Recipe to make a pregnant woman cry: take a cup of Shubert and mix it with a large dose of straight-talking Caryl Churchill; followed by a teaspoon of Chopin, whisked together with the lyrical wonder that is Emson. Once this has started to form a thick and irreversible emotional response, slowly fold in a sprinkling of the silky and luxurious poetry of T.S. Eliot and give it a quick stirring with some raw Gaulier-trained talent. Finally, place in a perfectly formed creative relationship between the fragility and intimacy of Beethoven and the strength and purity of Chekhov. Bake for 15-30 minutes a piece and simply bask in the wonder that is “Sonata Movements” by Concert Theatre at the Blue Elephant Theatre.
Down the far end of a residential back road of South East London, Blue Elephant Theatre sits modestly within it’s surroundings, welcoming with open arms anyone with even a vague interest in the arts and gathering them lovingly into the bossom of what felt like a really happy family. The staff were attentive, smiley, considerate… Someone even introduced me to an actor so that I felt comfortable enough to mingle during the intermission. Small touches like this, you do tend to fondly remember on an evening out and for that, I am grateful.
Watching the performance, it was overwhelmingly clear to me that every single body involved in creating the show cared so passionately about it. Every movement in the space, every lighting queue, every beat in the music filled the room with such energy, there wasn’t a moment that passed where I was bored or restless and, judging by the exacitable comments from other audience members at the end of the performance, I’m pretty sure the feeling was equalled throughout.
Particularly striking was Darren Douglas-Letts’ part in the second short of the evening – Other People’s Gardens – by Emson. Fresh off the National Youth Theatre’s season at the Lyric Hammersmith, he oozed the strength and presence of an actor with 20 years’ more experience in the field but gave the piece the fragility it deserved; his energy a perfect antithesis to Mary Sheen’s slow old lady (for which she played with wonderful comic timing).
I think, the reason why the entire show was so strong was that it’s ethos, it’s internal logic was utterly water-tight. 4 wonderfully written performances about loss, lonliness, a struggle with identity and the fragility of human nature blended lovingly with classical compositions echoing the same message.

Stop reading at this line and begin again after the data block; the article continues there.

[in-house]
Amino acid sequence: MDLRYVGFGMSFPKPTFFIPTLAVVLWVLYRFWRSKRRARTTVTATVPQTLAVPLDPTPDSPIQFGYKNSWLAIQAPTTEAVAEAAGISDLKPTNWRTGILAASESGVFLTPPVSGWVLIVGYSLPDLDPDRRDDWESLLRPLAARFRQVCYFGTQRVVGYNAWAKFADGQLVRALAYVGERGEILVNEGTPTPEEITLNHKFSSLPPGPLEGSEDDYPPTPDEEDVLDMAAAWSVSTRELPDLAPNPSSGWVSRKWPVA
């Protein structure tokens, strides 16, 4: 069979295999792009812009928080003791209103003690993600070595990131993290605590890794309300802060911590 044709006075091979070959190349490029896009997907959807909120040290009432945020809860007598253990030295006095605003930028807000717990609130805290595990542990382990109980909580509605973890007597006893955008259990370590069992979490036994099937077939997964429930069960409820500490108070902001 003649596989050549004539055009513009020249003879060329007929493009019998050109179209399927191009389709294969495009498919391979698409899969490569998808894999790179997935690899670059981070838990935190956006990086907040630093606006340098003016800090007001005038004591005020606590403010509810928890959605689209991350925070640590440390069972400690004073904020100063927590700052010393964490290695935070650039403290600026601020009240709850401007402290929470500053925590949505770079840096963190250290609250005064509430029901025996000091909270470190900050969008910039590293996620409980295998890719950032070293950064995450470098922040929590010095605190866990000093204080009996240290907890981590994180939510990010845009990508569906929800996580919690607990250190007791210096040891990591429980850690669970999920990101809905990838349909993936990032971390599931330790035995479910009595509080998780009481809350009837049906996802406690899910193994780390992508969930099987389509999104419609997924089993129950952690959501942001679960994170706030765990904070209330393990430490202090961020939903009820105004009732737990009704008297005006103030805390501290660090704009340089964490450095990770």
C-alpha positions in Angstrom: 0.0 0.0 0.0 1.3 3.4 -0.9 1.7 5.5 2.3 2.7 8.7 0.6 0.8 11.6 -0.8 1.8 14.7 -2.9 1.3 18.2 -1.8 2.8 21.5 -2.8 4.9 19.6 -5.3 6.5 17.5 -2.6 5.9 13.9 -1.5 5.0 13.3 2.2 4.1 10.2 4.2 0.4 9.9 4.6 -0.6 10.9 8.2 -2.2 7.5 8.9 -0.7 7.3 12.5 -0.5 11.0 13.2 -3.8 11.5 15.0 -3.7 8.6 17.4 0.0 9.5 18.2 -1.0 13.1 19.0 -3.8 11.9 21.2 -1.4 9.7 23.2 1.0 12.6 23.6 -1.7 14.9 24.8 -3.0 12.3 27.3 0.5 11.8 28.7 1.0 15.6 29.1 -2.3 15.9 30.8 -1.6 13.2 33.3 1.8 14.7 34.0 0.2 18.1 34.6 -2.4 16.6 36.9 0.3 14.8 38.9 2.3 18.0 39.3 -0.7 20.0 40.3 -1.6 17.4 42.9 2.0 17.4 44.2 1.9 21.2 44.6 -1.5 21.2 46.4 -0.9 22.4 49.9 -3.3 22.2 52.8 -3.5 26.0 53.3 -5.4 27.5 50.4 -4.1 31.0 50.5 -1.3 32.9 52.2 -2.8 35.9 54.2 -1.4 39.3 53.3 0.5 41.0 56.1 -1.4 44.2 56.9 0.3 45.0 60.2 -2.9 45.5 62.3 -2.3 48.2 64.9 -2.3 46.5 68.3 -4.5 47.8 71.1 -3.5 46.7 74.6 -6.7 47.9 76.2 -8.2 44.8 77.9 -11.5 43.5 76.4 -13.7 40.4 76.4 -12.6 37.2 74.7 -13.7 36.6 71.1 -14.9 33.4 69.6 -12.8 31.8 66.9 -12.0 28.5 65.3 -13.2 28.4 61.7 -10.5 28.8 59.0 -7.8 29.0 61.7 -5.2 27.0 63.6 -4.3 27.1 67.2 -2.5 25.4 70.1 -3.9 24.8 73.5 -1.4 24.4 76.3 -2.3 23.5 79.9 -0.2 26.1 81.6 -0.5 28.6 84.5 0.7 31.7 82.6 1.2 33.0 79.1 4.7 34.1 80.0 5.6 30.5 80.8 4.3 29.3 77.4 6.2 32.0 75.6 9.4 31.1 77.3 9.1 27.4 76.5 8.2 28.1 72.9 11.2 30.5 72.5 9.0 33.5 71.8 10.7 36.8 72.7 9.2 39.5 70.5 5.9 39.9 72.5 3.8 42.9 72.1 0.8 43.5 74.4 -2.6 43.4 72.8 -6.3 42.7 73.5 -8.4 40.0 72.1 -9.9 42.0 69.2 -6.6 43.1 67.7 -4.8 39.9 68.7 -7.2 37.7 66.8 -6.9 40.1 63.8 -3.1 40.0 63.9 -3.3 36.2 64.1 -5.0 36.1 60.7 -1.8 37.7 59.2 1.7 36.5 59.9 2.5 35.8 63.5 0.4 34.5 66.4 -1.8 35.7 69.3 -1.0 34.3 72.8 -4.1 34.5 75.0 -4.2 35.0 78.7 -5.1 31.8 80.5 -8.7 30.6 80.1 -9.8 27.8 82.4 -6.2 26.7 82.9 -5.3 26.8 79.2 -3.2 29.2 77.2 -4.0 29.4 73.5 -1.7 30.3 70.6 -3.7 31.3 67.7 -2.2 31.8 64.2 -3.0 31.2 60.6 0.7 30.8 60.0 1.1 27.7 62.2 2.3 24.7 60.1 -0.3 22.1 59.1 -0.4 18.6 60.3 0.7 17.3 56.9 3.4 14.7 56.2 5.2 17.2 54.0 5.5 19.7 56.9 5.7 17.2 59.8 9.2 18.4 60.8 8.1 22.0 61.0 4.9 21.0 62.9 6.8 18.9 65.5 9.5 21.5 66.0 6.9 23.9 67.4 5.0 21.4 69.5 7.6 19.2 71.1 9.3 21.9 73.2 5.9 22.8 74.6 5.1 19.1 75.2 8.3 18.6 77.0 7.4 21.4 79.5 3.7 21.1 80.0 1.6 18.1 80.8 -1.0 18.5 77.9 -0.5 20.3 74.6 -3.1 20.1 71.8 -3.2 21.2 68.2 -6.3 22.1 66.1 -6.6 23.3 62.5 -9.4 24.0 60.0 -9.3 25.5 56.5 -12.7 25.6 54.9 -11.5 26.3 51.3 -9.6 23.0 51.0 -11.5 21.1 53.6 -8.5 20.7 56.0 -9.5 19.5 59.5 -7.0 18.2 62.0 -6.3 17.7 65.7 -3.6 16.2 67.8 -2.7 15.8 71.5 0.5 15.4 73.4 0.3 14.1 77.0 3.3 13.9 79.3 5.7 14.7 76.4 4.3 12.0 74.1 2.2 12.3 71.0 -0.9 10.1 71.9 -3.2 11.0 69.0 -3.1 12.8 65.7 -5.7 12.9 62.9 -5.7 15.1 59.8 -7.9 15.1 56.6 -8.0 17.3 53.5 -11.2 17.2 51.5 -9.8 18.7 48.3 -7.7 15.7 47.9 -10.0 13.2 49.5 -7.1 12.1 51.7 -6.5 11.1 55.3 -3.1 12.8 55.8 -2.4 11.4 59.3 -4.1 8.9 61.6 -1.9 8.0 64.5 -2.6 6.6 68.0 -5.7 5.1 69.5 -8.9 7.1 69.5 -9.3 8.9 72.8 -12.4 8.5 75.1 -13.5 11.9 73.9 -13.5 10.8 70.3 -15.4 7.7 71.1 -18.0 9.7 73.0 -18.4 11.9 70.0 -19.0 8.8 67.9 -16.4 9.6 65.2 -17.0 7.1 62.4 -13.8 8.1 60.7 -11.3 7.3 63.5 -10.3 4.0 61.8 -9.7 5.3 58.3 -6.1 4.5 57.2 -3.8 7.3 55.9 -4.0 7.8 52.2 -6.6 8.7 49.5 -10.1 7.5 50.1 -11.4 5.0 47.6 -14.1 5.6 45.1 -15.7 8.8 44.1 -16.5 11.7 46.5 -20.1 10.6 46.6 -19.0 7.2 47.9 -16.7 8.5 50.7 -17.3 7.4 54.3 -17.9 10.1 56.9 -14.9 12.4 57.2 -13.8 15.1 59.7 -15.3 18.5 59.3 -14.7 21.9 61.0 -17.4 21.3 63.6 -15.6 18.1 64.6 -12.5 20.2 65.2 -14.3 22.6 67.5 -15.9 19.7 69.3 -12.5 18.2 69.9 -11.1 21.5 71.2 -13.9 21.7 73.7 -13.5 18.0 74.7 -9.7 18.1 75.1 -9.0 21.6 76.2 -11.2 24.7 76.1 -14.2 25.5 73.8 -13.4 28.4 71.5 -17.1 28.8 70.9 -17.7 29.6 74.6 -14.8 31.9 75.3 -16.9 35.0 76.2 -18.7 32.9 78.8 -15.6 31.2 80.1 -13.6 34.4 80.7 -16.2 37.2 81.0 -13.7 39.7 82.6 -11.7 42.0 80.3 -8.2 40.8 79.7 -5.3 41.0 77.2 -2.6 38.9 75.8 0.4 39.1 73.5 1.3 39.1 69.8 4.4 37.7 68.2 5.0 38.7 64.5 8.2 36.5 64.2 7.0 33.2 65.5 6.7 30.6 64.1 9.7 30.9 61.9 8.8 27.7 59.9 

Of course, as in any performance, not every detail was perfect. There were odd, fleating moments of awkwardness and several places where the piano was so loud I couldn’t hear what the actors were saying. This got slightly frustrating at times and, I’ll be honest, I did feel the urge once or twice to hiss “shh!” as loudly as I could (obviously, I didn’t). Although, I’m pretty sure that was the point. The pianist beautifully mimicked the emotions of the characters with the strength of her playing. Also playing the role of Music Designer, the Pianist An-Ting Chang, was incredibly precise in her choices and her own performance alongside the actors.
Also important to note is the concept of the company as a whole – “[t]hrough interweaving, music becomes not just atmospheric underscore, but… a voice and character in its own right” (ConcertTheatre) – which, watching the performance, I wondered why this hadn’t really been done before on any large scale. The actors interacted with the music, the music interacted with the actors, but it all seemed to flow incredibly logically. At times, particularly in the controversial and touchingly frank Abortive by Churchill, the piano was even used as a physical obstacle to show the wedge born between an almost lifeless married couple.
Basically, I would recommend this to any-one, any-pair, any-group who just wants to see something that is both moving and uplifting in a homely and comfortable environment. Oh, and the bar’s good, too.
Performed at the Blue Elephant Theatre.